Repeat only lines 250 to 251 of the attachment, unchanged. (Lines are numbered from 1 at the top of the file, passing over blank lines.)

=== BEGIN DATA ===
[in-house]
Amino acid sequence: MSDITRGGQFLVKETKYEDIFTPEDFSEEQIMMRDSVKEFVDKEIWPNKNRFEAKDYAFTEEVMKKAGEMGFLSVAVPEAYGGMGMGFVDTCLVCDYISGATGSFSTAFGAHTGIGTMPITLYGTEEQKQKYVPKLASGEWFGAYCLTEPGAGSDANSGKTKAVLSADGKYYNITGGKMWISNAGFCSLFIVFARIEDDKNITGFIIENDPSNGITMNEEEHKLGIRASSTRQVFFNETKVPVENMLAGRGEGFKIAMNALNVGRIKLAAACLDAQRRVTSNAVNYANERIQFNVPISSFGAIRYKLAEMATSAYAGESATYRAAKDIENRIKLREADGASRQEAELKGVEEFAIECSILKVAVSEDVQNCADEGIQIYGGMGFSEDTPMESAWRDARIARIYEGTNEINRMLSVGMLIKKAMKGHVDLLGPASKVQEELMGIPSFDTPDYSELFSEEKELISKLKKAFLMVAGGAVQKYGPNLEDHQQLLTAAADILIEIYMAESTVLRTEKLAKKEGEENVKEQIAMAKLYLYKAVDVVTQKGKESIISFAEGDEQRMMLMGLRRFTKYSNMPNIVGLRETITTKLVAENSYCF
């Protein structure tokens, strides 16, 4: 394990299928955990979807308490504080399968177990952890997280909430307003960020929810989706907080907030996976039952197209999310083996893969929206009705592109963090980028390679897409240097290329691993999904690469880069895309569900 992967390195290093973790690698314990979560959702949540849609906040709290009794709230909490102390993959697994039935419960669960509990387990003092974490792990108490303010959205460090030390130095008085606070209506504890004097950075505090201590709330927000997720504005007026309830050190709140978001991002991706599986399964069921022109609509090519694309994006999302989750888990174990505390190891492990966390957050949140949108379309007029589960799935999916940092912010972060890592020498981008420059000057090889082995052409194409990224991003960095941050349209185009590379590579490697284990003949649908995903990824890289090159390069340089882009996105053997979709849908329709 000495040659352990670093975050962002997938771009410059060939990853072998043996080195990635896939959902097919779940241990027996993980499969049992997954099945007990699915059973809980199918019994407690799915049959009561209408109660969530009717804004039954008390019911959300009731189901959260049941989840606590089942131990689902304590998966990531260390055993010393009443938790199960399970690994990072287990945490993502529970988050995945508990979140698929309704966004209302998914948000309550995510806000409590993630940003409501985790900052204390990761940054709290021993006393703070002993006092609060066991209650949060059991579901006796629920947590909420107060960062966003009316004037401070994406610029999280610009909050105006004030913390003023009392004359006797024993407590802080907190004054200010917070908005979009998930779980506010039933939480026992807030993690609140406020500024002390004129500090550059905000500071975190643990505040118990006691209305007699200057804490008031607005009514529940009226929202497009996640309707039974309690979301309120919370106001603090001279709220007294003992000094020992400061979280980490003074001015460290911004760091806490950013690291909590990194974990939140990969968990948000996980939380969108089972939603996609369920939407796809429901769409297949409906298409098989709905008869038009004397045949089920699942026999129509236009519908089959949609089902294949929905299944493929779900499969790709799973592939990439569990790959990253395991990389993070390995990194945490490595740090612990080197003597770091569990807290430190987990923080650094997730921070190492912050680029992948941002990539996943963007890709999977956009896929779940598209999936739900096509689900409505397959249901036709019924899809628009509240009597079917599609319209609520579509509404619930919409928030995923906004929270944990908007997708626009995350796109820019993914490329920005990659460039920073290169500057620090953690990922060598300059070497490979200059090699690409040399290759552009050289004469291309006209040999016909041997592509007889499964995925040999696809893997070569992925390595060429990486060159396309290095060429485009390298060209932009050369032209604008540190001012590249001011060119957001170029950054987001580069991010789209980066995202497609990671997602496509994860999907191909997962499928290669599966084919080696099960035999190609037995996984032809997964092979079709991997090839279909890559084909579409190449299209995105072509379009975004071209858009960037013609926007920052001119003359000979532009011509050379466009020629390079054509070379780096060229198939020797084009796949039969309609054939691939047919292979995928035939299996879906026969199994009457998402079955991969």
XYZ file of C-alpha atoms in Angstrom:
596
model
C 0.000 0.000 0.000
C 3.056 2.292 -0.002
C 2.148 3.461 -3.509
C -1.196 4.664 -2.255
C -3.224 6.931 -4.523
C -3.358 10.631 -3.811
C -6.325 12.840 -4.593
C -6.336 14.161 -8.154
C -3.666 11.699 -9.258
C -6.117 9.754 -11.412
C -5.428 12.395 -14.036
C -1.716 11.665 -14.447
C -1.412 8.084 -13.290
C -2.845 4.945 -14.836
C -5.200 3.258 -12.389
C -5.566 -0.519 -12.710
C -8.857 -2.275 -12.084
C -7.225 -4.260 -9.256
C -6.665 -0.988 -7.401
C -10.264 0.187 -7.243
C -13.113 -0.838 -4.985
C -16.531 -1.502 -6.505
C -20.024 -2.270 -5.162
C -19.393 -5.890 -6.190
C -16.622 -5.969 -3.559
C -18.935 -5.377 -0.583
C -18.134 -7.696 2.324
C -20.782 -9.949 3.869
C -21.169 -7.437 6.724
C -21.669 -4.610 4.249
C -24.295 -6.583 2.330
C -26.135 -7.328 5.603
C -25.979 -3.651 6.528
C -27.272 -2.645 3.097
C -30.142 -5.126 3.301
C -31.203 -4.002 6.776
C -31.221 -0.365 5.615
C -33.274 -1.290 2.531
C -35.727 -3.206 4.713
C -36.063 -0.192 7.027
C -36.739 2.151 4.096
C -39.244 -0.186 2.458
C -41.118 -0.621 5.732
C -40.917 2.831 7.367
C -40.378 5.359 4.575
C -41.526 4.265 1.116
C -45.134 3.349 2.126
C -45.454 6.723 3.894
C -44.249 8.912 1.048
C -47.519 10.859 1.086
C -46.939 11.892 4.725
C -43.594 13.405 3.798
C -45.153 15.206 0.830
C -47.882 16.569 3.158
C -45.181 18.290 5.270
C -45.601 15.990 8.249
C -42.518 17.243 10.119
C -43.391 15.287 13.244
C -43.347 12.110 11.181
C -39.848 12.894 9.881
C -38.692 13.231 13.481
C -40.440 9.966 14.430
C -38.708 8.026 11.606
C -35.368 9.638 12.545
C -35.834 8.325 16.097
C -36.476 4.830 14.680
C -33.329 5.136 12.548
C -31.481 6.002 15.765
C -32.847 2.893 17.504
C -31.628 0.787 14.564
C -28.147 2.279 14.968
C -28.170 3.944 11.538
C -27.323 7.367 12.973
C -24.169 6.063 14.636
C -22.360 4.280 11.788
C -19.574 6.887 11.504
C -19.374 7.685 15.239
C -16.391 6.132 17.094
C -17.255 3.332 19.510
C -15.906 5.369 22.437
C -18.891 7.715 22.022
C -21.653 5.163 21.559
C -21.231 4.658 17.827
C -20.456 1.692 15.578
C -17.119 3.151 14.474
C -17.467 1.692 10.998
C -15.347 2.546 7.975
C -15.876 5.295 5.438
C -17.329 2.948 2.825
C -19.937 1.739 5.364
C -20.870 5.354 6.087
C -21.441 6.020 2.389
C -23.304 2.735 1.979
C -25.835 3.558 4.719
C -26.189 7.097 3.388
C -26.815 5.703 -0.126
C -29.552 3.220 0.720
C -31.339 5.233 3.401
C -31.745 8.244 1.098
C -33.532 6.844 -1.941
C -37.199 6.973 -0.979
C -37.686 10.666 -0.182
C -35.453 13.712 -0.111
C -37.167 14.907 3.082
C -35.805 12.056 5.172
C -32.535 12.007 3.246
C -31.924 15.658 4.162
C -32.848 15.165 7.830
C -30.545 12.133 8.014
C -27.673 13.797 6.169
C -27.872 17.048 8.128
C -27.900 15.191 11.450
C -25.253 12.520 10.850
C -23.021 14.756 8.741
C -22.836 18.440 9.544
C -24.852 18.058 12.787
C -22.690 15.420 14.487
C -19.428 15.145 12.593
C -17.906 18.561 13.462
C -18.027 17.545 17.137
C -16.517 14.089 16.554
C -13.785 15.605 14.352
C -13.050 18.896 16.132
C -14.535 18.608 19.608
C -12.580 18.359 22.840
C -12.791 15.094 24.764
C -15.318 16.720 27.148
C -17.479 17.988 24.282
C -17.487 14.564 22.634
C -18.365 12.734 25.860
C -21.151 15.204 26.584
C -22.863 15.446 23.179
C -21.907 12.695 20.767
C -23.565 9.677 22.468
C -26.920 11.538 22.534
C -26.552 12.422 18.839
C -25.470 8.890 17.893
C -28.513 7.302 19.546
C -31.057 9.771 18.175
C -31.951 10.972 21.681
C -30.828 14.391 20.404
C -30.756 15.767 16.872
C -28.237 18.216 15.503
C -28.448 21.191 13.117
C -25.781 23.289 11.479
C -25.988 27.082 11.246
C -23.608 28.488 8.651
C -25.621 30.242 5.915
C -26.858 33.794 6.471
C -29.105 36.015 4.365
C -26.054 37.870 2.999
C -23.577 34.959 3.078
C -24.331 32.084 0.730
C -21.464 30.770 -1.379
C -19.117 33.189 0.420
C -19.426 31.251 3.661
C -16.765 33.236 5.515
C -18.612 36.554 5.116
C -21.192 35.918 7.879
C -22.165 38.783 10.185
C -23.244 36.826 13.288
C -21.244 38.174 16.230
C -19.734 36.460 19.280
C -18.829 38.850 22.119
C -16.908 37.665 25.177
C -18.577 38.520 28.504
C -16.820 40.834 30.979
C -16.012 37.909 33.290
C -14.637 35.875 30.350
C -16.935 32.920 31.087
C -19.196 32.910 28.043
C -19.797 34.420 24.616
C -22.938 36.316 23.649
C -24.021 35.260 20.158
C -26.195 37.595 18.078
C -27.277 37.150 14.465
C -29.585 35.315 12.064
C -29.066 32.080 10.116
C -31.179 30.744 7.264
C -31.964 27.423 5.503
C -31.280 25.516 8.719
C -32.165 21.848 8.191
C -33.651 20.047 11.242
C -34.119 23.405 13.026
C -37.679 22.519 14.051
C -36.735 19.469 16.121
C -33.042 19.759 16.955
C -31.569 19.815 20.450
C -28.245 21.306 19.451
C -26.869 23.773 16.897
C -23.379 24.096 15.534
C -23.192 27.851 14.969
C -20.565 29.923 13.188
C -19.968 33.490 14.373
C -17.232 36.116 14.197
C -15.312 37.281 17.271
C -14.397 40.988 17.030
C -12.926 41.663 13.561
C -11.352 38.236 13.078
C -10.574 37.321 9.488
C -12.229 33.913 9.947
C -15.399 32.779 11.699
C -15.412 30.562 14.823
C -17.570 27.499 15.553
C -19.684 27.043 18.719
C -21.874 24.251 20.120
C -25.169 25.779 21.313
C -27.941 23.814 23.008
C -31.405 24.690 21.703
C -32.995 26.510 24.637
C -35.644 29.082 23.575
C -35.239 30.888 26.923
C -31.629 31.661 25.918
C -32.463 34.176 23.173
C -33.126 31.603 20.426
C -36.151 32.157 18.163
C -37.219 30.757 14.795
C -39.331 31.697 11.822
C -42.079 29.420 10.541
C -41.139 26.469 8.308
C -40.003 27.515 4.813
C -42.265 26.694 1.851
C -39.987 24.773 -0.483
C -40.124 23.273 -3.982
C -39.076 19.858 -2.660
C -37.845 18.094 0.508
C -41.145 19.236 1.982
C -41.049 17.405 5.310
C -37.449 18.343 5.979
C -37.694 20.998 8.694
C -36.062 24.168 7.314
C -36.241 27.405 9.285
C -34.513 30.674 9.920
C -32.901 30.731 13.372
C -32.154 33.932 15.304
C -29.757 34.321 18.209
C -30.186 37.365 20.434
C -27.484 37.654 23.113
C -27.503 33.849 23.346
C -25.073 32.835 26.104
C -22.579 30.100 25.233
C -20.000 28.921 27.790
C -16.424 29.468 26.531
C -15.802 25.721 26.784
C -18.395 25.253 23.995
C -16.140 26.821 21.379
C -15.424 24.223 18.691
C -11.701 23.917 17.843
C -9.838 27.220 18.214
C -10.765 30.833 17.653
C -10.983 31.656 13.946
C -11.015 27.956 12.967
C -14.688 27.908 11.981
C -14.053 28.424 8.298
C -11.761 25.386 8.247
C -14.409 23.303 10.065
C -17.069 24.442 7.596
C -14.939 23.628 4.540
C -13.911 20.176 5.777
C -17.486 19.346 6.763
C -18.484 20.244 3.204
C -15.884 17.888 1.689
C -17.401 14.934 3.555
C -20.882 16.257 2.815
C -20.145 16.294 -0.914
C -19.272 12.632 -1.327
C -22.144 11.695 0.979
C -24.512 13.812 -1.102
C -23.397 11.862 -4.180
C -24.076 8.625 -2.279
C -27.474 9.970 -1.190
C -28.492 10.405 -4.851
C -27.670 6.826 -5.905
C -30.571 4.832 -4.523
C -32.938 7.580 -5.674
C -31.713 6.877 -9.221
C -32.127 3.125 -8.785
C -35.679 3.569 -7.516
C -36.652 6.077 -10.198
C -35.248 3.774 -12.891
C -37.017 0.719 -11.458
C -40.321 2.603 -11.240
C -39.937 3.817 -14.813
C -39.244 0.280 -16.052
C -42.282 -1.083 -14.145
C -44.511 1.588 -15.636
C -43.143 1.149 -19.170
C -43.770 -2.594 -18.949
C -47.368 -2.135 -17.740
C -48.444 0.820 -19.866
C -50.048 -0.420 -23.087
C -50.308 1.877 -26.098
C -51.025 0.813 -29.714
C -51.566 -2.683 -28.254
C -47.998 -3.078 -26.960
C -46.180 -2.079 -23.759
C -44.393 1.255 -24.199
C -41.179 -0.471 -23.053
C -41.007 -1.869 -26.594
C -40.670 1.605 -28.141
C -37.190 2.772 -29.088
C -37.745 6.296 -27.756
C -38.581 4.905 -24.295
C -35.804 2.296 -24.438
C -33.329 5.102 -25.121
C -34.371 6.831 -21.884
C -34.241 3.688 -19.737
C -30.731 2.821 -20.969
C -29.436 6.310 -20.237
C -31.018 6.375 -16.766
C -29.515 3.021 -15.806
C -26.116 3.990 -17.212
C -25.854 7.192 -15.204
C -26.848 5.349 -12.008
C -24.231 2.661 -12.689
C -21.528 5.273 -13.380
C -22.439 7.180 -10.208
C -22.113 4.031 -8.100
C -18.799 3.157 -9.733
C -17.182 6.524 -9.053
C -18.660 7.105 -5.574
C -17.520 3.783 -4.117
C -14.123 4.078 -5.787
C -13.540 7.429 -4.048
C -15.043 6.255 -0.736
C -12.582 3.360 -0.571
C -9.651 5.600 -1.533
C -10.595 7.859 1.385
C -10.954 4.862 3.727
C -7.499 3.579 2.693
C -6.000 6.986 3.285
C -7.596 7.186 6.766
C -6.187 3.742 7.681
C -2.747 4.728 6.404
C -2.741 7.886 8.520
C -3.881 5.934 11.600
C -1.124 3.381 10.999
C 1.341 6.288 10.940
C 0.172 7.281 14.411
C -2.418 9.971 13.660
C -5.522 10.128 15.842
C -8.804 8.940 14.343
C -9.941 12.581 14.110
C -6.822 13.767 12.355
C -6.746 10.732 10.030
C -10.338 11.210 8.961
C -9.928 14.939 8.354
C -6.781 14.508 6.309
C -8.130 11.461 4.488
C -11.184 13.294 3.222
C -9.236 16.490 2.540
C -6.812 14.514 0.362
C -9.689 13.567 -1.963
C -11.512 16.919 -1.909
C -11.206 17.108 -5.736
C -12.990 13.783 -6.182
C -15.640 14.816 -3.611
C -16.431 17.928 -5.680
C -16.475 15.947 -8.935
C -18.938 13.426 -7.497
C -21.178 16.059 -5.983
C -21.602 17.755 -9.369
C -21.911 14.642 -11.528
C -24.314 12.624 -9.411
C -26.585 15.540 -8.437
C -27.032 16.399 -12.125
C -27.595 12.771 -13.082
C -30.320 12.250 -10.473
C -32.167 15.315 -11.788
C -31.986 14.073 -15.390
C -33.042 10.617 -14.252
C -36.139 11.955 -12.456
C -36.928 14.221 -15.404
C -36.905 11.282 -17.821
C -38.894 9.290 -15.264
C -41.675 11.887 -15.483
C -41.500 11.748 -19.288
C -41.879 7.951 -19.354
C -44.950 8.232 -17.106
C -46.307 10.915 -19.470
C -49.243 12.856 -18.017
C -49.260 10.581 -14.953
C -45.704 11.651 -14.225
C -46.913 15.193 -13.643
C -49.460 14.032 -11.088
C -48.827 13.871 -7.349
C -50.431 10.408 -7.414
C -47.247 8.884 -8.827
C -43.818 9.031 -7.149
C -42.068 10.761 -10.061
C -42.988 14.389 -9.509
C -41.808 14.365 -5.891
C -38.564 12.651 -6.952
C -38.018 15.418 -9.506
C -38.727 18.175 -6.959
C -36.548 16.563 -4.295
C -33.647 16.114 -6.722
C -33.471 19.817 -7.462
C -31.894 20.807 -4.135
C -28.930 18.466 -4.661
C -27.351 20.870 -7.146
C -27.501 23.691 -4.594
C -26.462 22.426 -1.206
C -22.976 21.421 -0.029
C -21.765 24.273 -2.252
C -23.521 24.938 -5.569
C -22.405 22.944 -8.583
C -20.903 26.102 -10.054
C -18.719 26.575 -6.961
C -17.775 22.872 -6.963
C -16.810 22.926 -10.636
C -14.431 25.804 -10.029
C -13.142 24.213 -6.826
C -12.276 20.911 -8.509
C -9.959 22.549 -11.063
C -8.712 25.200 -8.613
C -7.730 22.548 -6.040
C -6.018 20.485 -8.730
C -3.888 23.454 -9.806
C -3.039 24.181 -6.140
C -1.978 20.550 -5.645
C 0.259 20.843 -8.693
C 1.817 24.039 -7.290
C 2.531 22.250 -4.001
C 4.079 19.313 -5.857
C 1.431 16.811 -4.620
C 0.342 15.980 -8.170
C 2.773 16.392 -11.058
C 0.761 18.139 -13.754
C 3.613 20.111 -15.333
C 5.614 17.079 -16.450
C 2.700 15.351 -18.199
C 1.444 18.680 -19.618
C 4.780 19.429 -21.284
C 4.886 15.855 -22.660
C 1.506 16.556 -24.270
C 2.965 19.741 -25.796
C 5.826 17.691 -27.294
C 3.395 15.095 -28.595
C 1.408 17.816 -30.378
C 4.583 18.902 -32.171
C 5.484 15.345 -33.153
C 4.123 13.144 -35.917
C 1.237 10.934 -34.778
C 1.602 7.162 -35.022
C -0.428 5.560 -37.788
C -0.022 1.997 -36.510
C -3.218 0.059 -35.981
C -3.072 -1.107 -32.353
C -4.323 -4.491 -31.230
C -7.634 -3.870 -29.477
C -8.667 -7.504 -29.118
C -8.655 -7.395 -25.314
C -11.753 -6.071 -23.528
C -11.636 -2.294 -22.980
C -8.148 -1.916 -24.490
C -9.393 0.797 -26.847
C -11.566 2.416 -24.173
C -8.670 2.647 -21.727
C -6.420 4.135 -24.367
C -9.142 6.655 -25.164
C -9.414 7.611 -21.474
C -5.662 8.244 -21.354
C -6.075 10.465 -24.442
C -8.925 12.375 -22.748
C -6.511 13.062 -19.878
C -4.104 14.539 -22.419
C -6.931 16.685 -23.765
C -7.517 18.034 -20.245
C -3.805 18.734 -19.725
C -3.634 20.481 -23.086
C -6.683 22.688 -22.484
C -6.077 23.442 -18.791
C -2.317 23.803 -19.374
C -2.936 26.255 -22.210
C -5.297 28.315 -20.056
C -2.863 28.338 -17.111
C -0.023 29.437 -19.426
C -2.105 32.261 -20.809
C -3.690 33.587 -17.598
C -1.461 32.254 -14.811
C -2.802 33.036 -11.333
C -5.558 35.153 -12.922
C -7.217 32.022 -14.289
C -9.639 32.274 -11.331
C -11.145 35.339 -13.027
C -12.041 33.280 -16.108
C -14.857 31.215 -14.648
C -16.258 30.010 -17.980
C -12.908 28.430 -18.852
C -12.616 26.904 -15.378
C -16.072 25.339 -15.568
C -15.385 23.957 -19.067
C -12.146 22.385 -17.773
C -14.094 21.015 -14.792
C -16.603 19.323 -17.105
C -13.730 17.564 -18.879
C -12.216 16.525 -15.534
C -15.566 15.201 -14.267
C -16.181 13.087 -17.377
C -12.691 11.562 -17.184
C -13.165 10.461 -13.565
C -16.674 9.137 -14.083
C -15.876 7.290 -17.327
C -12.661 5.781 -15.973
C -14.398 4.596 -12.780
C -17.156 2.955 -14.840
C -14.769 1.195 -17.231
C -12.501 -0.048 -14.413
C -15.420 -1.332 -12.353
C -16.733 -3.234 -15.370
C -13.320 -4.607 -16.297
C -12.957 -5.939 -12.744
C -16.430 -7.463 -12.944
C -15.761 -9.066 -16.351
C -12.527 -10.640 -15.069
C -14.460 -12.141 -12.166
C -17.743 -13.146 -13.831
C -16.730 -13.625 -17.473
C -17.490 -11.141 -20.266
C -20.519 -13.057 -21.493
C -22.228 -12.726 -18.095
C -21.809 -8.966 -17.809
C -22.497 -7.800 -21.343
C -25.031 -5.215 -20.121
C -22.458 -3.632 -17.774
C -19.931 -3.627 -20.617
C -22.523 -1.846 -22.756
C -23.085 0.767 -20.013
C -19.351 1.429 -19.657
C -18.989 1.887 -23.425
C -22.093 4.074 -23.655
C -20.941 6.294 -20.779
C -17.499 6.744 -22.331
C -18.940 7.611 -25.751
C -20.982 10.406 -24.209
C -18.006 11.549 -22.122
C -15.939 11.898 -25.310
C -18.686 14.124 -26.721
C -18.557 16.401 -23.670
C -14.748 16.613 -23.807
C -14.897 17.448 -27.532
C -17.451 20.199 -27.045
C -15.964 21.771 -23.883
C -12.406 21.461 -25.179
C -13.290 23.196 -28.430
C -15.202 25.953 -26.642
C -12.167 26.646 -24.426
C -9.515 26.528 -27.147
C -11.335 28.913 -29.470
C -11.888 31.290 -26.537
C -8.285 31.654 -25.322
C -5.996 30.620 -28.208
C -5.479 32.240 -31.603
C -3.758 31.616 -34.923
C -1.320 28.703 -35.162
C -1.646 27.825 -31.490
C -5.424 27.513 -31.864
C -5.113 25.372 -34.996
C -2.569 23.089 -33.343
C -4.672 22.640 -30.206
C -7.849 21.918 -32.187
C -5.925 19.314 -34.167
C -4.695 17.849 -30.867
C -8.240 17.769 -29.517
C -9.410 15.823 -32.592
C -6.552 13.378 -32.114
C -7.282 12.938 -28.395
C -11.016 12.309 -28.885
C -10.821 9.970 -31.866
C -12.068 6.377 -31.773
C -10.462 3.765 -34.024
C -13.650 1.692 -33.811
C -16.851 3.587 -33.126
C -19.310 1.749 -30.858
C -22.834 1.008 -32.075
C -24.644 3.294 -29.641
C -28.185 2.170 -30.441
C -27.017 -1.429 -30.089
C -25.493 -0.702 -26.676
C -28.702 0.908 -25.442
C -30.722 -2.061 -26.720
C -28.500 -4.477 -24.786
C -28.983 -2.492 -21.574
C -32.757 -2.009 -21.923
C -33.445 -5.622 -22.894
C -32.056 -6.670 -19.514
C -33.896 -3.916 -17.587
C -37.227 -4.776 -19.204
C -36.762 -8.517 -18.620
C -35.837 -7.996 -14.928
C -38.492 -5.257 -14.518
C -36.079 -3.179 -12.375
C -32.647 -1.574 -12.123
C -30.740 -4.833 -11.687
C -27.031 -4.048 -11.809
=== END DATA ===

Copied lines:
C -15.802 25.721 26.784
C -18.395 25.253 23.995